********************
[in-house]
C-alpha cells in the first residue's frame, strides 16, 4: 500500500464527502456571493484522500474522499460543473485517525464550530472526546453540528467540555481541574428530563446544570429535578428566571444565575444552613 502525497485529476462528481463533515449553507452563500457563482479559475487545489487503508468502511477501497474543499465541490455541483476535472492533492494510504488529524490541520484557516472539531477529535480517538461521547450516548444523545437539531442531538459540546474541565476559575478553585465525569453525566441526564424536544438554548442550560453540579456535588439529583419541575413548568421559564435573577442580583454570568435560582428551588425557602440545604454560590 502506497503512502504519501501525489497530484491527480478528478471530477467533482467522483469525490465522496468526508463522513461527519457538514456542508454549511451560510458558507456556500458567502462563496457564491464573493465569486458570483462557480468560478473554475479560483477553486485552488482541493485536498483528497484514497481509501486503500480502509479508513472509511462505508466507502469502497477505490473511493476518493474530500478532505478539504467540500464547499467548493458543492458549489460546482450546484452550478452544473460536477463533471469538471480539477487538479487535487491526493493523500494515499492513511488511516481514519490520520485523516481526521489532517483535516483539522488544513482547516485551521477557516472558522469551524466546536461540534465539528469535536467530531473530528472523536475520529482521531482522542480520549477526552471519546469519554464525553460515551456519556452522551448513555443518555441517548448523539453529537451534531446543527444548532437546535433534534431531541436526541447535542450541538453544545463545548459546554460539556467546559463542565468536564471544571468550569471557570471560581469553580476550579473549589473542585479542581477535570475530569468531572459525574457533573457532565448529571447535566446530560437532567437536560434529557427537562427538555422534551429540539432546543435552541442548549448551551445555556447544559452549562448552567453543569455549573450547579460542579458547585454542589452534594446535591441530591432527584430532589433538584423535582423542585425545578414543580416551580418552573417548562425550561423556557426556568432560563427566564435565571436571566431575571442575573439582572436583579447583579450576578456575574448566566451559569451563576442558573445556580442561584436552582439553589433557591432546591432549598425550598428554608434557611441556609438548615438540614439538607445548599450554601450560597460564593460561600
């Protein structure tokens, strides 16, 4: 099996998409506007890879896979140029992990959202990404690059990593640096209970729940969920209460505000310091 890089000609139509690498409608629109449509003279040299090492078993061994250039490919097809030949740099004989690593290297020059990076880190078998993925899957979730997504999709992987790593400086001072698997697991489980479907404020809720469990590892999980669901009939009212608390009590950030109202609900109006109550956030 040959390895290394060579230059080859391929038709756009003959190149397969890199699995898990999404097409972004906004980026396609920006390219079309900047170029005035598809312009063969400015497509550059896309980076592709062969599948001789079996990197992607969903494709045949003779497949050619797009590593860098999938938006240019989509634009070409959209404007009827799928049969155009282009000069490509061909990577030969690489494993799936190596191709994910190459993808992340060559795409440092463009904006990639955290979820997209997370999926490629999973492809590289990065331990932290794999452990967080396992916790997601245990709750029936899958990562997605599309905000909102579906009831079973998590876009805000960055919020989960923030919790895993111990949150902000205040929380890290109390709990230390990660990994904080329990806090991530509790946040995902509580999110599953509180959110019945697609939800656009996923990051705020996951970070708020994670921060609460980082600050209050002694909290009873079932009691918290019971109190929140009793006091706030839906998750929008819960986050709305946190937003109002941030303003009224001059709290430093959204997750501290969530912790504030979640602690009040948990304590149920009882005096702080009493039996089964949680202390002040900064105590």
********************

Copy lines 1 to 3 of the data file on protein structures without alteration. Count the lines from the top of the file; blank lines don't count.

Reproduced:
[in-house]
C-alpha cells in the first residue's frame, strides 16, 4: 500500500464527502456571493484522500474522499460543473485517525464550530472526546453540528467540555481541574428530563446544570429535578428566571444565575444552613 502525497485529476462528481463533515449553507452563500457563482479559475487545489487503508468502511477501497474543499465541490455541483476535472492533492494510504488529524490541520484557516472539531477529535480517538461521547450516548444523545437539531442531538459540546474541565476559575478553585465525569453525566441526564424536544438554548442550560453540579456535588439529583419541575413548568421559564435573577442580583454570568435560582428551588425557602440545604454560590 502506497503512502504519501501525489497530484491527480478528478471530477467533482467522483469525490465522496468526508463522513461527519457538514456542508454549511451560510458558507456556500458567502462563496457564491464573493465569486458570483462557480468560478473554475479560483477553486485552488482541493485536498483528497484514497481509501486503500480502509479508513472509511462505508466507502469502497477505490473511493476518493474530500478532505478539504467540500464547499467548493458543492458549489460546482450546484452550478452544473460536477463533471469538471480539477487538479487535487491526493493523500494515499492513511488511516481514519490520520485523516481526521489532517483535516483539522488544513482547516485551521477557516472558522469551524466546536461540534465539528469535536467530531473530528472523536475520529482521531482522542480520549477526552471519546469519554464525553460515551456519556452522551448513555443518555441517548448523539453529537451534531446543527444548532437546535433534534431531541436526541447535542450541538453544545463545548459546554460539556467546559463542565468536564471544571468550569471557570471560581469553580476550579473549589473542585479542581477535570475530569468531572459525574457533573457532565448529571447535566446530560437532567437536560434529557427537562427538555422534551429540539432546543435552541442548549448551551445555556447544559452549562448552567453543569455549573450547579460542579458547585454542589452534594446535591441530591432527584430532589433538584423535582423542585425545578414543580416551580418552573417548562425550561423556557426556568432560563427566564435565571436571566431575571442575573439582572436583579447583579450576578456575574448566566451559569451563576442558573445556580442561584436552582439553589433557591432546591432549598425550598428554608434557611441556609438548615438540614439538607445548599450554601450560597460564593460561600
């Protein structure tokens, strides 16, 4: 099996998409506007890879896979140029992990959202990404690059990593640096209970729940969920209460505000310091 890089000609139509690498409608629109449509003279040299090492078993061994250039490919097809030949740099004989690593290297020059990076880190078998993925899957979730997504999709992987790593400086001072698997697991489980479907404020809720469990590892999980669901009939009212608390009590950030109202609900109006109550956030 040959390895290394060579230059080859391929038709756009003959190149397969890199699995898990999404097409972004906004980026396609920006390219079309900047170029005035598809312009063969400015497509550059896309980076592709062969599948001789079996990197992607969903494709045949003779497949050619797009590593860098999938938006240019989509634009070409959209404007009827799928049969155009282009000069490509061909990577030969690489494993799936190596191709994910190459993808992340060559795409440092463009904006990639955290979820997209997370999926490629999973492809590289990065331990932290794999452990967080396992916790997601245990709750029936899958990562997605599309905000909102579906009831079973998590876009805000960055919020989960923030919790895993111990949150902000205040929380890290109390709990230390990660990994904080329990806090991530509790946040995902509580999110599953509180959110019945697609939800656009996923990051705020996951970070708020994670921060609460980082600050209050002694909290009873079932009691918290019971109190929140009793006091706030839906998750929008819960986050709305946190937003109002941030303003009224001059709290430093959204997750501290969530912790504030979640602690009040948990304590149920009882005096702080009493039996089964949680202390002040900064105590």